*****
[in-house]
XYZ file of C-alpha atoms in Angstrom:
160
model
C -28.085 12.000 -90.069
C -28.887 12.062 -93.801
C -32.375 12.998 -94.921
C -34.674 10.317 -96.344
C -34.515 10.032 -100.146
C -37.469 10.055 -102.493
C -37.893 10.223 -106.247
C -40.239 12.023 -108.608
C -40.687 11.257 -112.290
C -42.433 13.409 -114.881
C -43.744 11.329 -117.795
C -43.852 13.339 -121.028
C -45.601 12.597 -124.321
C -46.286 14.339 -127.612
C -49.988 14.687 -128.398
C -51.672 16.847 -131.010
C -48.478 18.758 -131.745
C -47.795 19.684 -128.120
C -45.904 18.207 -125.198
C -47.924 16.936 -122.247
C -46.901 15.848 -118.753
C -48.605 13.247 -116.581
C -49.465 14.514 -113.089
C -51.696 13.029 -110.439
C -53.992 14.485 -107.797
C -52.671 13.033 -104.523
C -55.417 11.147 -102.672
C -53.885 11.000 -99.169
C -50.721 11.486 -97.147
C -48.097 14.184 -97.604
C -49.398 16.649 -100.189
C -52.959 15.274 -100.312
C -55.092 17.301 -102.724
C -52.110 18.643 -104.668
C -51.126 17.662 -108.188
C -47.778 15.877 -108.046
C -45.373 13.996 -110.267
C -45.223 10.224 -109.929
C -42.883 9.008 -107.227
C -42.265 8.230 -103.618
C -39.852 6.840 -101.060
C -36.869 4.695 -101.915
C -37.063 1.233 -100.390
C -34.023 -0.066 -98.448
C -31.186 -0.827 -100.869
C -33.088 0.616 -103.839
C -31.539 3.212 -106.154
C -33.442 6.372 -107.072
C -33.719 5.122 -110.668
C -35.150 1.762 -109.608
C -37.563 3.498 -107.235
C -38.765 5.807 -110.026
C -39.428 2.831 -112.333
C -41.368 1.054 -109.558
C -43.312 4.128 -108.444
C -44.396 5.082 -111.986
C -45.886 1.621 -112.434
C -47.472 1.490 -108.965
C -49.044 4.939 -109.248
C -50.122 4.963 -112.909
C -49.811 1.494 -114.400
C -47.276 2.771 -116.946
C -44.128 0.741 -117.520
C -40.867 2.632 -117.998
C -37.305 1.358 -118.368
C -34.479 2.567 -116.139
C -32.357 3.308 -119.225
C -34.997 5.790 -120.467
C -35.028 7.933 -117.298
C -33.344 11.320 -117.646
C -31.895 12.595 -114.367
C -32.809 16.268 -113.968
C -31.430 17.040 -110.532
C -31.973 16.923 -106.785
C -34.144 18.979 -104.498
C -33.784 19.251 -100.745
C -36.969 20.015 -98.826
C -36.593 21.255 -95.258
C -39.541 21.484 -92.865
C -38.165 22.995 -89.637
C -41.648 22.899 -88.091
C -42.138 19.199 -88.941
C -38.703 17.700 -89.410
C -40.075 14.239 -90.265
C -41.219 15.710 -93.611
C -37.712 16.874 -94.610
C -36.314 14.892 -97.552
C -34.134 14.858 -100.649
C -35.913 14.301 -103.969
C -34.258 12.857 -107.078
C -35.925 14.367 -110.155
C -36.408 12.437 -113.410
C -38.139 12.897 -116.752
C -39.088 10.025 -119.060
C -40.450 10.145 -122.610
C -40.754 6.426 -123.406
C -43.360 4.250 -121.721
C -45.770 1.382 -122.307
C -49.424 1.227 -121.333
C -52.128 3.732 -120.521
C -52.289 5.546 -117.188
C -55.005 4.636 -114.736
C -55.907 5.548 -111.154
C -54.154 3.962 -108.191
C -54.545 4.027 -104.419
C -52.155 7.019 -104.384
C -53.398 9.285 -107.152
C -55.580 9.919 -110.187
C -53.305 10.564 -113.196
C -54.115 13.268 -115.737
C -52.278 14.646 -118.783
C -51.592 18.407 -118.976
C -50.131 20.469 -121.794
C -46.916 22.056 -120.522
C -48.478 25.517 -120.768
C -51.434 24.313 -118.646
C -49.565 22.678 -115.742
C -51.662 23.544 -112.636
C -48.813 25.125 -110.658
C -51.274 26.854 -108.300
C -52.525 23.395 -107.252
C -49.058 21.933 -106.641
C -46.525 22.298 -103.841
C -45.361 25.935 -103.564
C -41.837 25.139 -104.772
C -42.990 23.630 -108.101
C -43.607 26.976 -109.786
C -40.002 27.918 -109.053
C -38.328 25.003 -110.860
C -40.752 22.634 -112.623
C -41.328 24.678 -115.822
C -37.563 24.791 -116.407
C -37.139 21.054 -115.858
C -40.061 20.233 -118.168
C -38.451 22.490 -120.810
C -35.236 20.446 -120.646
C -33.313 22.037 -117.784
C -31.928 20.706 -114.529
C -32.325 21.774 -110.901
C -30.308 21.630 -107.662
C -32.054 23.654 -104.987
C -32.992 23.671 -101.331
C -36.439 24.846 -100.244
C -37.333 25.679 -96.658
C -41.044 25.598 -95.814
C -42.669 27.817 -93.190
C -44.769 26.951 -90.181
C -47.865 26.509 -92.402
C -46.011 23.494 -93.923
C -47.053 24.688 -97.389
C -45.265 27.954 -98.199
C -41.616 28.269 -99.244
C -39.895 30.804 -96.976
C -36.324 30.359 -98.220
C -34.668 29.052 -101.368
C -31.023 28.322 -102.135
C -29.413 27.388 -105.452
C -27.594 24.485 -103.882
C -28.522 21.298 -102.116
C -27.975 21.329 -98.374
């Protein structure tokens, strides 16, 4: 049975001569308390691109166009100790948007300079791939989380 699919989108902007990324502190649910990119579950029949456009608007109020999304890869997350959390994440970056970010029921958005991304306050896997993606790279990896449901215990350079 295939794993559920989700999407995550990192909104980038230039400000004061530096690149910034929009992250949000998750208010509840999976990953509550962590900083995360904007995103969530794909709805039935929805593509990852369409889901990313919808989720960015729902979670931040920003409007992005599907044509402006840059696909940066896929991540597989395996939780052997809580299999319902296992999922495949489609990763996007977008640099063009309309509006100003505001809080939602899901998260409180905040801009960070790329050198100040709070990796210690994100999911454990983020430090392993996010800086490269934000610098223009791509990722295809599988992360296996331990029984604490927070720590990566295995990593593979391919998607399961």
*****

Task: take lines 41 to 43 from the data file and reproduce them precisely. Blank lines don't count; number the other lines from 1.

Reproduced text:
C -45.373 13.996 -110.267
C -45.223 10.224 -109.929
C -42.883 9.008 -107.227